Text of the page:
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The Senate Is The Wrong Place To Air Christine Ford’s Allegations Against Brett Kavanaugh


The job of the Senate Judiciary Committee is to vet a Supreme Court nominee and vote on whether the entire Senate can vote on the nomination. It is not a court of law. Consequently, it should not hear testimony from Christine Blasey Ford or Brett Kavanaugh regarding Ford’s allegation of sexual assault. Neither should it recommend that the FBI conduct an investigation.

Here’s the process the committee should recommend that Ford follow instead. I’ll describe a constitutional and practical reason the committee is not the appropriate forum for the Ford matter, and discuss two dangers that could occur if the committee deals with Ford’s allegations.

Ford has a right to be heard. Individuals bringing forth criminal accusations, however, do not testify before the Senate Judiciary Committee about their claims or get to have the FBI investigate their allegations. The U.S. judicial system has a process for dealing with allegations of a crime, and Ford should have to follow it like any other accuser.

Ford should start the judicial process by filing a report with the police. The police would then investigate the allegation. Depending on the outcome of this investigation, an arrest and charge of a crime could occur. Lawyers would present and defend the case. Finally, a judge or jury would weigh the evidence and determine whether Kavanaugh is guilty.

It is important to note that Ford’s claim is not barred by the statute of limitations. Since Ford alleged that the crime occurred in Montgomery County, Maryland, Maryland law would apply. Maryland does not have a criminal statute of limitations for a felony sexual offense. Consequently, Kavanaugh could be tried.

Having Ford go through the judicial process would certainly take time, and, if the confirmation vote occurs before a case against Kavanaugh were adjudicated, he could have already been appointed to the Supreme Court. If he were found guilty and is sitting on the court when the verdict occurs, the Constitution provides a remedy: impeachment. It is a near certainty that, if Kavanaugh were found guilty of sexual assault, he would be impeached, convicted, and removed from office.

The Senate could certainly delay a vote on Kavanaugh until after the judicial process against him ends. It would, however, set a dangerous precedent of delaying votes every time a criminal allegation occurs. That would make it possible that individuals would make false allegations to derail a candidate or postpone a hearing until after an election and possible change in the composition of the Senate.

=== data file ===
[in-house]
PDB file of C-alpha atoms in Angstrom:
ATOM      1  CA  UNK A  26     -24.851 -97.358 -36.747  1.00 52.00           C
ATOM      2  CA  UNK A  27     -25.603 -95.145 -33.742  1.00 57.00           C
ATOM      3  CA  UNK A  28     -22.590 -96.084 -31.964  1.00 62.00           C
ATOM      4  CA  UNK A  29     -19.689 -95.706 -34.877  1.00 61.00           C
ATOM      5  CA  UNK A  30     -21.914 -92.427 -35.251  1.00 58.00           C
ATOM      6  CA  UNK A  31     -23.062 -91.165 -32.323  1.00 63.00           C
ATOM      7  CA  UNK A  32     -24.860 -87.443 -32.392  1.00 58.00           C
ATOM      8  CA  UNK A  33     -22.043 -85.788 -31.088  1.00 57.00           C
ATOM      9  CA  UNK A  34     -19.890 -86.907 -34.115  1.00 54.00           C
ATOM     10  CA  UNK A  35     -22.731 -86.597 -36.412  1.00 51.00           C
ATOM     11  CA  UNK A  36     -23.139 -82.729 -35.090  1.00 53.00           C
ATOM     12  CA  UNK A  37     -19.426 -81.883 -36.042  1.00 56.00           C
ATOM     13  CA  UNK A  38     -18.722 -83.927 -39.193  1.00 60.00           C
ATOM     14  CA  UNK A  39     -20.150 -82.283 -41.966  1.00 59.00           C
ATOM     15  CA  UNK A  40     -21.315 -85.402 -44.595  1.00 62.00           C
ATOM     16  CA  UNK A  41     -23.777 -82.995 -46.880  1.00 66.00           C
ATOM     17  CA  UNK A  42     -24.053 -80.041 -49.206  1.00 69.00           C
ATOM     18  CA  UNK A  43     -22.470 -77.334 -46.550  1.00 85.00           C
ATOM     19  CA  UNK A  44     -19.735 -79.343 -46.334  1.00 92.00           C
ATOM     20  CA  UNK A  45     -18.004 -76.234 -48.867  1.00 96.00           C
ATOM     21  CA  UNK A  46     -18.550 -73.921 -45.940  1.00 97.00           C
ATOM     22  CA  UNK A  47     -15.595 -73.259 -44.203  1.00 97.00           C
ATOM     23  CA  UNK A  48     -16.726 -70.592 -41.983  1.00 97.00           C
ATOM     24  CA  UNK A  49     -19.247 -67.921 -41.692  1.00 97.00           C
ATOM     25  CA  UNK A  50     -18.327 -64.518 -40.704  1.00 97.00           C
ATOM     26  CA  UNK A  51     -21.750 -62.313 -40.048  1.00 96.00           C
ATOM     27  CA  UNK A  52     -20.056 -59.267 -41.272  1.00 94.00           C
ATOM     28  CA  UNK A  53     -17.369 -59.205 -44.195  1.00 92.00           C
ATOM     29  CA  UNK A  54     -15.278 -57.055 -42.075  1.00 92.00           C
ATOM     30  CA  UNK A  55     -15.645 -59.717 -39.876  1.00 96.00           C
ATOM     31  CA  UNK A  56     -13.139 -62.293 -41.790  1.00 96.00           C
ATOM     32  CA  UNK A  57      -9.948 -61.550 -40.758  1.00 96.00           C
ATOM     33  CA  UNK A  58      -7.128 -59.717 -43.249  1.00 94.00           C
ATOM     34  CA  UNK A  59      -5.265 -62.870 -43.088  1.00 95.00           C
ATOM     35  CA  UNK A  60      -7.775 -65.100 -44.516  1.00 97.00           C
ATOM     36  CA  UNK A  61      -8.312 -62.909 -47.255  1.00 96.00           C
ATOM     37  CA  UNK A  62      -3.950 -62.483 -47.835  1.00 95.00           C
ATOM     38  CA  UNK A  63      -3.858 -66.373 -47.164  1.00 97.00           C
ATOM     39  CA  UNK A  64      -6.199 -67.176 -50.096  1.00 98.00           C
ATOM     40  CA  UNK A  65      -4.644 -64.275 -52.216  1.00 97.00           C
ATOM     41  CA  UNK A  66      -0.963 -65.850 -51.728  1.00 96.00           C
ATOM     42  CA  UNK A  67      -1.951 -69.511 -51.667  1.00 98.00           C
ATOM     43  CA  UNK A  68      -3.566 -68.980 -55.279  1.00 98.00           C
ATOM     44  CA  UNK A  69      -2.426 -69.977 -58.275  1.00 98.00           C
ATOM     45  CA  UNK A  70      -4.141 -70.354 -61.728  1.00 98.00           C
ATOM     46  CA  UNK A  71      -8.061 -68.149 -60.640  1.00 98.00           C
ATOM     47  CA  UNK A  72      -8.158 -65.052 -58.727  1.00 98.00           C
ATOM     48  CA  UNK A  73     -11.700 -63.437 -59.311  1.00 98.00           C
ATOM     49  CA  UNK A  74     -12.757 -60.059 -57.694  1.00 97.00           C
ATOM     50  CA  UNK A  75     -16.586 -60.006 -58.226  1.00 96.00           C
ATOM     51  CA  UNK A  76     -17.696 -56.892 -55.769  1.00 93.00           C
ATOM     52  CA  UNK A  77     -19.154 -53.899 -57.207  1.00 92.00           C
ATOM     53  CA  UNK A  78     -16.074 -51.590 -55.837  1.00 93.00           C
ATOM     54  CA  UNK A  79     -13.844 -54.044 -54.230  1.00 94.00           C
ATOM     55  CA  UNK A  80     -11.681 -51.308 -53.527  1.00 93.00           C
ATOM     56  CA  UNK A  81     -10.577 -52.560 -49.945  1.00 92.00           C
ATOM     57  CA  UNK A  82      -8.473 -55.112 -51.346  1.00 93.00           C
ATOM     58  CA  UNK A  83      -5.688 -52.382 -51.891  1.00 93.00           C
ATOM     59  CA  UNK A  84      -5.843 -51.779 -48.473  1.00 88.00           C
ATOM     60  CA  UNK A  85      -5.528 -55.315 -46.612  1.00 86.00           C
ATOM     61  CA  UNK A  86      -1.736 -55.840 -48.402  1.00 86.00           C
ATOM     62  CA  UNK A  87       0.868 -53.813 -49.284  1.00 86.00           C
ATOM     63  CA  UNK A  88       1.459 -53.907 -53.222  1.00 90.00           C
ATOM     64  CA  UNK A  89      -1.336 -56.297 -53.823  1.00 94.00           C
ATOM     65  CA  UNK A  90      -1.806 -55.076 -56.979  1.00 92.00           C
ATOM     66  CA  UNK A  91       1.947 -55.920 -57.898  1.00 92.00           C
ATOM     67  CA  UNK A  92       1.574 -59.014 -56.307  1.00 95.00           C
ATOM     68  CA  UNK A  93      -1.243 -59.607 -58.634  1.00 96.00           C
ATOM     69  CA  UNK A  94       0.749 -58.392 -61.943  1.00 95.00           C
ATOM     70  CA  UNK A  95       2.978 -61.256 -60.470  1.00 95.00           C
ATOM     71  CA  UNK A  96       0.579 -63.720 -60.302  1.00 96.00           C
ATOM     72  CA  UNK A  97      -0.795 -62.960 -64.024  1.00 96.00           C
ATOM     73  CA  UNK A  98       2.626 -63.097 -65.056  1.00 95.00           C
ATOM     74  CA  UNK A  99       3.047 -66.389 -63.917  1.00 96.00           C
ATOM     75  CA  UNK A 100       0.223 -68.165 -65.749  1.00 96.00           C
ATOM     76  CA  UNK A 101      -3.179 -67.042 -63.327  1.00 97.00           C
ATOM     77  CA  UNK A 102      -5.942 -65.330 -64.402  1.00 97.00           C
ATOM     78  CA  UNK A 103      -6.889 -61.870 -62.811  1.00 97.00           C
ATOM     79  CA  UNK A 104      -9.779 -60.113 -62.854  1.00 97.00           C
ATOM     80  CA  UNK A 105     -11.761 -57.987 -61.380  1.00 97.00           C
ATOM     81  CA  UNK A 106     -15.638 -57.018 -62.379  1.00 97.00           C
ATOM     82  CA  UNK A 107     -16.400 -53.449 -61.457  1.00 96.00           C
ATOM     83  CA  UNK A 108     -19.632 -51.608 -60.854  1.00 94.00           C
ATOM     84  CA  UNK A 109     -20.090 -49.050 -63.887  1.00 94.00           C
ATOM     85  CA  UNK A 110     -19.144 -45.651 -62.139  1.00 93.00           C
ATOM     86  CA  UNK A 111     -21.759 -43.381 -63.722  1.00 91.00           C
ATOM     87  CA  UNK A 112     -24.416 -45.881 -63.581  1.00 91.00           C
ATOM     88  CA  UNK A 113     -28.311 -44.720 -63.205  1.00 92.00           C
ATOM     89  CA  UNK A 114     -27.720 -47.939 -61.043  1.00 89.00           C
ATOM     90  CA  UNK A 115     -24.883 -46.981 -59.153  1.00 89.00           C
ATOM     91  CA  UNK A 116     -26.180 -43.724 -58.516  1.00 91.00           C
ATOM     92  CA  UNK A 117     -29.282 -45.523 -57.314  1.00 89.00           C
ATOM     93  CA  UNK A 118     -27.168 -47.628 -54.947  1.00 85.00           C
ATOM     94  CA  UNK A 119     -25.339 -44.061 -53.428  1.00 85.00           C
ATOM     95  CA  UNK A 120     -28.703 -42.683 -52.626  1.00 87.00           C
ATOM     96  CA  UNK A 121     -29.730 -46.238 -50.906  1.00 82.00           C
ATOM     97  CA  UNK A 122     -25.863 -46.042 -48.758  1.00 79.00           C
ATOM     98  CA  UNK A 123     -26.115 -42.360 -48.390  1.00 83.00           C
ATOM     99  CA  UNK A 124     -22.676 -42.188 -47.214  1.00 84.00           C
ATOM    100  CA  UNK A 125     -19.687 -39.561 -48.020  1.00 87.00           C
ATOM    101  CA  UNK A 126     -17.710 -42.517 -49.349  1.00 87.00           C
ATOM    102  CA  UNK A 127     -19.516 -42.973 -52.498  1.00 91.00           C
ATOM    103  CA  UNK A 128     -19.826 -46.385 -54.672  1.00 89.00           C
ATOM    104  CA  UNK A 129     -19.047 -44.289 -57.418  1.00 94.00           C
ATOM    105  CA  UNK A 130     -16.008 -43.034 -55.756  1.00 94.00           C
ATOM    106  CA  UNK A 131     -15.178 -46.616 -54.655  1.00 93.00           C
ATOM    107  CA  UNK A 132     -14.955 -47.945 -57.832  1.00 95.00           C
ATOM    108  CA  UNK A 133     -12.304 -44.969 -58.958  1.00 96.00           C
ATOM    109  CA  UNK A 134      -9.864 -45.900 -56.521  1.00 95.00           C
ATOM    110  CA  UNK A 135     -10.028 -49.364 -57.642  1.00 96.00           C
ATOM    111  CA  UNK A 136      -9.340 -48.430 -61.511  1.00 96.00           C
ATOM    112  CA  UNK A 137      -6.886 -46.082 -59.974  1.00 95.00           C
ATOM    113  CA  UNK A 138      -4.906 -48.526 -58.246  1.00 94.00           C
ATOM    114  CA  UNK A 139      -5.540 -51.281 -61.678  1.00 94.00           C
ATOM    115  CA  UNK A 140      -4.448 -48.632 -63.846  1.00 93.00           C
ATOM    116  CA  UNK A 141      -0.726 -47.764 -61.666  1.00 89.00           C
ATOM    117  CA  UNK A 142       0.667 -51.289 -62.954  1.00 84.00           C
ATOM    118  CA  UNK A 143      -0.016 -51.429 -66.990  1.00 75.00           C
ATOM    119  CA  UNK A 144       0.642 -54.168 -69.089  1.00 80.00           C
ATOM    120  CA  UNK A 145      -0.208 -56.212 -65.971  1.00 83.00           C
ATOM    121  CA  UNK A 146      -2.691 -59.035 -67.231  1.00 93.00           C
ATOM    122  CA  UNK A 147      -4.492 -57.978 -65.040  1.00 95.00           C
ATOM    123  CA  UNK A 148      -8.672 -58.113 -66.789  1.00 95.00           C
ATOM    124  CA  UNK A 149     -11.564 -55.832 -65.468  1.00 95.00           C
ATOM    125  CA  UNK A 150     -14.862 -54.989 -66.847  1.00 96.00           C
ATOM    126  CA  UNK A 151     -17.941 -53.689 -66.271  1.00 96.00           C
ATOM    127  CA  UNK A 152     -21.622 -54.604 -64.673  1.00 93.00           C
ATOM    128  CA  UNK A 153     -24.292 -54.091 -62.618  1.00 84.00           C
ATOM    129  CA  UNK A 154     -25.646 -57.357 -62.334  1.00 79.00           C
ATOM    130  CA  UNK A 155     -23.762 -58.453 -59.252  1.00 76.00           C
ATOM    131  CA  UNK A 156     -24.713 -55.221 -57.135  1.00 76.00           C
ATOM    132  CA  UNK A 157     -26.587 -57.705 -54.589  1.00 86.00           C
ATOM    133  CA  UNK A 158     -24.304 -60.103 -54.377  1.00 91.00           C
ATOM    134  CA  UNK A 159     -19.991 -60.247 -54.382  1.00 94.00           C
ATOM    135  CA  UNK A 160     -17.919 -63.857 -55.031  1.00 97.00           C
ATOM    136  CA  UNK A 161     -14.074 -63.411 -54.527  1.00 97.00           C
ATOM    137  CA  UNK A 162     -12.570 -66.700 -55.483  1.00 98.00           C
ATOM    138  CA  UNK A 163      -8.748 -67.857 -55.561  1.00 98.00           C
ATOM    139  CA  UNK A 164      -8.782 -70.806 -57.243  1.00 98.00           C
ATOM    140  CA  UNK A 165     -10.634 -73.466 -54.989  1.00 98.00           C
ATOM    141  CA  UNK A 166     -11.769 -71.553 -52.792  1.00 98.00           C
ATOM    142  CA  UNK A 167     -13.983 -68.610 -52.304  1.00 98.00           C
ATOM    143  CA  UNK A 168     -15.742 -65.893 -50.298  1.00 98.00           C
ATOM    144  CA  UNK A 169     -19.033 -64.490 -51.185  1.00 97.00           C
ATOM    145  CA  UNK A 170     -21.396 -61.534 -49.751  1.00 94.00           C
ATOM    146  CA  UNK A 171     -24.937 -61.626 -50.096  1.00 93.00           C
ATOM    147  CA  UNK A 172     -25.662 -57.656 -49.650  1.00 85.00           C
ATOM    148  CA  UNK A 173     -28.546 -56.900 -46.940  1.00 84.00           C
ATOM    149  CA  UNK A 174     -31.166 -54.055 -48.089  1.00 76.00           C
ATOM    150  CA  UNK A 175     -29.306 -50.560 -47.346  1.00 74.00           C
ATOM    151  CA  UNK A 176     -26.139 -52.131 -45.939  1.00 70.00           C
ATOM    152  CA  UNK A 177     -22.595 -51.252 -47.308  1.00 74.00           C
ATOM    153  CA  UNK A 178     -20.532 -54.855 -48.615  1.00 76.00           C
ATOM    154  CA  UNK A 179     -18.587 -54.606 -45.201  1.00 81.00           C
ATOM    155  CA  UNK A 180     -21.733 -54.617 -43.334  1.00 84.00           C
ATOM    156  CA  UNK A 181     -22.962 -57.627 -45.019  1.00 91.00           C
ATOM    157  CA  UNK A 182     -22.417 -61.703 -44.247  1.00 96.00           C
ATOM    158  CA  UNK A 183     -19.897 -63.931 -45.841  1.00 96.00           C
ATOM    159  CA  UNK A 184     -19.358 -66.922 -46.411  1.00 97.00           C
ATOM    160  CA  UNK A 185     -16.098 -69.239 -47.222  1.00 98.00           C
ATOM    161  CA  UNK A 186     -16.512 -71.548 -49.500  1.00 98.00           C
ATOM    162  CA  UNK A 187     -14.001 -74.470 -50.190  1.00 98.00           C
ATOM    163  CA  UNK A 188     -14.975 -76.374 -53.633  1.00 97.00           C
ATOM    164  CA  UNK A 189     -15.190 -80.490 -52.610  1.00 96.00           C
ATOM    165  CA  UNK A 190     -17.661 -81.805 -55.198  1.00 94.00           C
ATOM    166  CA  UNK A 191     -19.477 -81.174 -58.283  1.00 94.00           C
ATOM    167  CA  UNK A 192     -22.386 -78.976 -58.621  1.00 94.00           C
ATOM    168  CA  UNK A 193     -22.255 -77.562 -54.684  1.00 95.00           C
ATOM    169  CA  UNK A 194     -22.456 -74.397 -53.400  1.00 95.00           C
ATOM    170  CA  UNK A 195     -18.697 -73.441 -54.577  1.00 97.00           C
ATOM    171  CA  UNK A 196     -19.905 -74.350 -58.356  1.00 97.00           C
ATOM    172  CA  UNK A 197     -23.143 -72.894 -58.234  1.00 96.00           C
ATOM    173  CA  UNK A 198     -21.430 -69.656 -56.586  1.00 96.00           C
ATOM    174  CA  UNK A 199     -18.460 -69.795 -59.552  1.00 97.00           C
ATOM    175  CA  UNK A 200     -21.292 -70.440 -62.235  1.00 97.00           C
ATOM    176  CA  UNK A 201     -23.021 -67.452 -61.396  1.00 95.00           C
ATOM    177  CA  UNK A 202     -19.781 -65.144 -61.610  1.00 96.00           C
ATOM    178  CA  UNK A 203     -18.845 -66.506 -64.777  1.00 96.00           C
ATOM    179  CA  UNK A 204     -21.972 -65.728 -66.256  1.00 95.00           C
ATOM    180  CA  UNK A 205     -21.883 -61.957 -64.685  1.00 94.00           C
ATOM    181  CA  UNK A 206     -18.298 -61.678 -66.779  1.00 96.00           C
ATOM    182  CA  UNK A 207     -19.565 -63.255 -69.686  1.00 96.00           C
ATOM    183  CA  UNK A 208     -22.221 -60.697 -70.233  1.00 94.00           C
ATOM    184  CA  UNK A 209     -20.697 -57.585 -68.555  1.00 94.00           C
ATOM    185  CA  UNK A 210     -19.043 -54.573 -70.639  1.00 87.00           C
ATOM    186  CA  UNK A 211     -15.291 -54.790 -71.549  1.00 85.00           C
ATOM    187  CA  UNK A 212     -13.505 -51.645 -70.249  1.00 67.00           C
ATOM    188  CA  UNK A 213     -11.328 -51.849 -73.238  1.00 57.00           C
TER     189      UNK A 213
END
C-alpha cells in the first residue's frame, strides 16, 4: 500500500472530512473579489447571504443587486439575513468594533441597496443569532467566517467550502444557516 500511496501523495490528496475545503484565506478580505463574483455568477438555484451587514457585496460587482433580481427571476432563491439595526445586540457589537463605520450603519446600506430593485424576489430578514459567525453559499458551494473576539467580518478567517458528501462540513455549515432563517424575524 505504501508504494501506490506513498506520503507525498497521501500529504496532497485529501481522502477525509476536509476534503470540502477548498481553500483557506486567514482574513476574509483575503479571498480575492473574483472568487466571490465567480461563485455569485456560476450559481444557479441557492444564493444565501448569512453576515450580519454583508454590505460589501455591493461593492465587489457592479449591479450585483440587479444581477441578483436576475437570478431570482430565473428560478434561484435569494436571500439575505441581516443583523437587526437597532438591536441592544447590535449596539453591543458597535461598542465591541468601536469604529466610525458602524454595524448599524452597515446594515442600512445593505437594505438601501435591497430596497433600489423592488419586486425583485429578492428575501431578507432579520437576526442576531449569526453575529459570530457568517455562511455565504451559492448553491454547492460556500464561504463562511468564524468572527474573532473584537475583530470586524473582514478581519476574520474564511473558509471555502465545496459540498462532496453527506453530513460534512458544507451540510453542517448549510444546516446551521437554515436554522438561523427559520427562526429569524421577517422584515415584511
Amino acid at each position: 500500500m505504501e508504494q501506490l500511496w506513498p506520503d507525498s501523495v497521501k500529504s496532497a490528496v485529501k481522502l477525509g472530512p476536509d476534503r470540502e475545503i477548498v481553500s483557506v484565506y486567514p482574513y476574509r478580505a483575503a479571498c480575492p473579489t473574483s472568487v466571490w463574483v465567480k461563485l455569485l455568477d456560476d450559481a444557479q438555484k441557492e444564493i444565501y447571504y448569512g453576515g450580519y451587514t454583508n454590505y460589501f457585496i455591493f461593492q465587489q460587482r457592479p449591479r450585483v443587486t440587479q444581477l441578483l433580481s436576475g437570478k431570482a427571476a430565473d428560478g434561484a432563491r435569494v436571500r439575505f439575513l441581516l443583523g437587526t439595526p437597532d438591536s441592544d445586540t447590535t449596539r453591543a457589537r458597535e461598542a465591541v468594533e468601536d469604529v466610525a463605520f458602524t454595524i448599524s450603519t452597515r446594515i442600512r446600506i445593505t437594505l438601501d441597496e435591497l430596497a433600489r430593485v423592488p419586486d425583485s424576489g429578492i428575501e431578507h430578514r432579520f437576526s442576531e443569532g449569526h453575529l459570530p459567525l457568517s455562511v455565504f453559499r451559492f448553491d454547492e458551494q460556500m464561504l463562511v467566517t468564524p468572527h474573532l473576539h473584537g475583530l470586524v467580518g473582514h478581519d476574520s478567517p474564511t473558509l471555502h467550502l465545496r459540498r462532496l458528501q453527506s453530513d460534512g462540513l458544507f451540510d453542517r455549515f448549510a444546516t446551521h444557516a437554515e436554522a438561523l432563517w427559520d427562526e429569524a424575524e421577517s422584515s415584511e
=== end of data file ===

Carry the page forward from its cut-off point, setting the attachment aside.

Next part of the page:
The Senate committee is not the appropriate forum for Ford’s testimony, for two reasons. First, it would violate the separation of powers, the doctrine of keeping the legislative and judiciary branches separate. The committee is part of the legislative branch, and its job is to provide oversight of the judiciary system.

The courts (such as Maryland state courts) are part of the judiciary branch, and their job is to determine whether an individual is guilty. If the committee were to hear the testimony and act like a court by weighing in on Kavanaugh’s guilt or innocence, the committee would be acting in a judicial function. The committee, therefore, would be violating the separation of powers by acting in both legislative and judicial capacities.

Second, as a practical matter, the committee would not be able to consider the Ford matter like a court would, or be able to sentence Kavanaugh. They would not hear any evidence, results from a police investigation, experts, or cross-examination. The committee’s decision would not be based on a complete understanding of the events, but only on a few hours of testimony from the accuser and accused.

Having Kavanaugh and Ford testify before the committee regarding the sexual assault allegation causes two problems that judicial procedures were created to prevent. First, Kavanaugh and his reputation would be tarnished without the ability for him to defend himself in a court of law. Americans would judge Kavanaugh based on what they hear from Ford and Kavanaugh. Even if the hearing were closed to the public, testimony and details would inevitably emerge. Kavanaugh would not be able to rebuild his reputation.

Second, having Kavanaugh testify would have a chilling effect on other nominees, for both the judicial and other branches of the government. Potential nominees may not want to risk their reputations or the possibility of being required to testify regarding accusations that have not progressed through the judicial system. If potential nominees would not want to serve for fear of the confirmation process, the country would suffer.

The judicial system’s processes, the function of the Senate Judiciary Committee, and the separation of powers were created so that various interests would be balanced and protected regardless of the situation. Kavanaugh’s status as a Supreme Court nominee does not mean that these established procedures and system should be changed.

The solution for dealing with the Ford matter is simple: follow the established procedures. If the committee does so, justice will prevail.